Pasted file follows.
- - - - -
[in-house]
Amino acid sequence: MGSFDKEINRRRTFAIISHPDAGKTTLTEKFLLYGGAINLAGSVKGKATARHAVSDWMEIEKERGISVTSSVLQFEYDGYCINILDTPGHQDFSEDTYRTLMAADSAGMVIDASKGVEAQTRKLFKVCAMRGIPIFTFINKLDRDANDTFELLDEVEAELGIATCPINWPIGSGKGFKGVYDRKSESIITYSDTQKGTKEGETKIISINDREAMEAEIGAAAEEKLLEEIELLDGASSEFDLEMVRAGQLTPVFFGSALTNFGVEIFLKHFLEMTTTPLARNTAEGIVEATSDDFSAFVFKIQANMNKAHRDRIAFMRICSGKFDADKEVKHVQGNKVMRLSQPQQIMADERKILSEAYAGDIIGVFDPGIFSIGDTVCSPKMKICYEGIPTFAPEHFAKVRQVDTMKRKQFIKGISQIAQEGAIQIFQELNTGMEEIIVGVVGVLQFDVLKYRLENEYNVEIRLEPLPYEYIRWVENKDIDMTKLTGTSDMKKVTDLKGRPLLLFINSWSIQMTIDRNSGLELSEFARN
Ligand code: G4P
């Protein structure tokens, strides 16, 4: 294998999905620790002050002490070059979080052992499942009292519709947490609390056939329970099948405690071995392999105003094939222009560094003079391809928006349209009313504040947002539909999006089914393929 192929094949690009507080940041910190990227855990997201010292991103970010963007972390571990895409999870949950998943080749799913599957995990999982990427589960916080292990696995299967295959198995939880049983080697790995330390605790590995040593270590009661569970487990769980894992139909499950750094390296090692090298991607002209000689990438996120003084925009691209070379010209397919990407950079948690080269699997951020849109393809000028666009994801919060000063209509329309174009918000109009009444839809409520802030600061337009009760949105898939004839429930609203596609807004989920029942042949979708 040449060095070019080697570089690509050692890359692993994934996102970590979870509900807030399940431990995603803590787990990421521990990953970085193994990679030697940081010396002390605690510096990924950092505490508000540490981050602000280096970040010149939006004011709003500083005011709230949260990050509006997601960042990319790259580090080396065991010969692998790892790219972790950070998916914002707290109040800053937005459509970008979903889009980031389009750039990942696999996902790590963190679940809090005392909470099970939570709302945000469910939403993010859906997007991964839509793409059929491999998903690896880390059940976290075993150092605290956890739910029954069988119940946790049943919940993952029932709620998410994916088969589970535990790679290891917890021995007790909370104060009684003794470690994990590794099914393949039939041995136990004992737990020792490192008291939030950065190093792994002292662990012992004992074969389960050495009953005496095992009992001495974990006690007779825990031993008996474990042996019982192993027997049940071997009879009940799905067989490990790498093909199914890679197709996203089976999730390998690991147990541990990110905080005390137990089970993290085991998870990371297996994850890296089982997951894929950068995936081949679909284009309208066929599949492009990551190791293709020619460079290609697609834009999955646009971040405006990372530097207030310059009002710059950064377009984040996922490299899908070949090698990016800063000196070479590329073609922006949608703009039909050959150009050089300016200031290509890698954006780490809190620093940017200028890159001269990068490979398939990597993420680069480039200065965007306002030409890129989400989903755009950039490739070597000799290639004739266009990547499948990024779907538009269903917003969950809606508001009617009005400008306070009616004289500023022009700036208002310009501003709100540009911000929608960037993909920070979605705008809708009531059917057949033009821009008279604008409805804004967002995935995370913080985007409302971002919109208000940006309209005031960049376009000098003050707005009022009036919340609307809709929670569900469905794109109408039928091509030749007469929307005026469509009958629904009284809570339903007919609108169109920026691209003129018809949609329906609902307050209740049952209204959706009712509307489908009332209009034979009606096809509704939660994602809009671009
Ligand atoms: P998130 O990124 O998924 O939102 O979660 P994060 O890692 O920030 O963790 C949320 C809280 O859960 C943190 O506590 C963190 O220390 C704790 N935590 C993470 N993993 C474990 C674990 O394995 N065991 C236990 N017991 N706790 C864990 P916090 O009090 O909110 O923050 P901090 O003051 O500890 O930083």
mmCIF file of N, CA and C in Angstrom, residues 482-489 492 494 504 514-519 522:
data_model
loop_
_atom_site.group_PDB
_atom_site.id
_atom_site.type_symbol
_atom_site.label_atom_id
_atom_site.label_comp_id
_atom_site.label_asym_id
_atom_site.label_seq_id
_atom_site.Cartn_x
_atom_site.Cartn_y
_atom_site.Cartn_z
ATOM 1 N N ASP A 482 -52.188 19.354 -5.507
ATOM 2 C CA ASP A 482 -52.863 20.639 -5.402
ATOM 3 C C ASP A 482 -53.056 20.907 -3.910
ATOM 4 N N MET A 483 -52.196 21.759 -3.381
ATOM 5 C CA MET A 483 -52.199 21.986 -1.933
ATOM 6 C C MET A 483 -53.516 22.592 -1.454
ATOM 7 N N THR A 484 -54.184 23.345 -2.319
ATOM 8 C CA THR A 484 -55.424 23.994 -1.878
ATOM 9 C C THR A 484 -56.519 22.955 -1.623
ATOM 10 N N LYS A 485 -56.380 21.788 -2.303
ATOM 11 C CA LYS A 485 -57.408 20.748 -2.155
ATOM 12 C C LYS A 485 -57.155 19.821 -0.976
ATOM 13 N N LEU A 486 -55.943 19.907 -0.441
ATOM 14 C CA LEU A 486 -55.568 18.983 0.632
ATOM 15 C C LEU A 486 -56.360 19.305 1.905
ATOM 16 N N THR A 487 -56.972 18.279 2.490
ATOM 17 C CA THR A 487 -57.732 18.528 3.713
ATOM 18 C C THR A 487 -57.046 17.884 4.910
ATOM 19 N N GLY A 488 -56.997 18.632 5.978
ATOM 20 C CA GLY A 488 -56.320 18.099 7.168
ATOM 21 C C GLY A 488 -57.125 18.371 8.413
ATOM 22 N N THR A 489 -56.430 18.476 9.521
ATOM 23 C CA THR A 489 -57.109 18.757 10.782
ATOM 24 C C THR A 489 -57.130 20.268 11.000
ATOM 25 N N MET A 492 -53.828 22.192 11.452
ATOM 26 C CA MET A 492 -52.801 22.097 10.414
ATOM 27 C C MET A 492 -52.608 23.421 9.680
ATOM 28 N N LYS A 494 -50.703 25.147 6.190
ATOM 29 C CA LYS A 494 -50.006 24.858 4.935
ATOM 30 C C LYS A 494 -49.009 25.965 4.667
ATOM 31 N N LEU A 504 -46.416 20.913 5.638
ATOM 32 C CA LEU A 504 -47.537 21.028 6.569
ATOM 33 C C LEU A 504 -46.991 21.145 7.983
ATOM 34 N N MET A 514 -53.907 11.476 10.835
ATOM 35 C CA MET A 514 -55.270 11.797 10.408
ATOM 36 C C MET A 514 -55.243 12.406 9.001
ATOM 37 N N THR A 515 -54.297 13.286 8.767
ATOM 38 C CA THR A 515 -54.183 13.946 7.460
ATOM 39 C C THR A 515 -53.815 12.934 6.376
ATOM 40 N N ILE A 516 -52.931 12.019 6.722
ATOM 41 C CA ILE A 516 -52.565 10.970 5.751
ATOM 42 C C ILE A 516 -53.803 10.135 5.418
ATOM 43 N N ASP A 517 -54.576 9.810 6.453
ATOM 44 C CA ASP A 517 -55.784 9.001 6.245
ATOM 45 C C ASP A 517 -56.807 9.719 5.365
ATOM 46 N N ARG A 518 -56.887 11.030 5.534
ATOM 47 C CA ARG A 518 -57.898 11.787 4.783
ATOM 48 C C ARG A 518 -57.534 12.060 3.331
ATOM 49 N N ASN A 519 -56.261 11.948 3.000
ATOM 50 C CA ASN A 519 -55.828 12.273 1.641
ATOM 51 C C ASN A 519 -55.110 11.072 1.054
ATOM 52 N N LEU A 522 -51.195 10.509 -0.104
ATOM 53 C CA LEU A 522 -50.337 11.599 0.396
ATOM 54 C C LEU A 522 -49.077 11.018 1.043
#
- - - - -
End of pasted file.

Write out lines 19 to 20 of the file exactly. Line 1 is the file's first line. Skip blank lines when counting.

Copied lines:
ATOM 1 N N ASP A 482 -52.188 19.354 -5.507
ATOM 2 C CA ASP A 482 -52.863 20.639 -5.402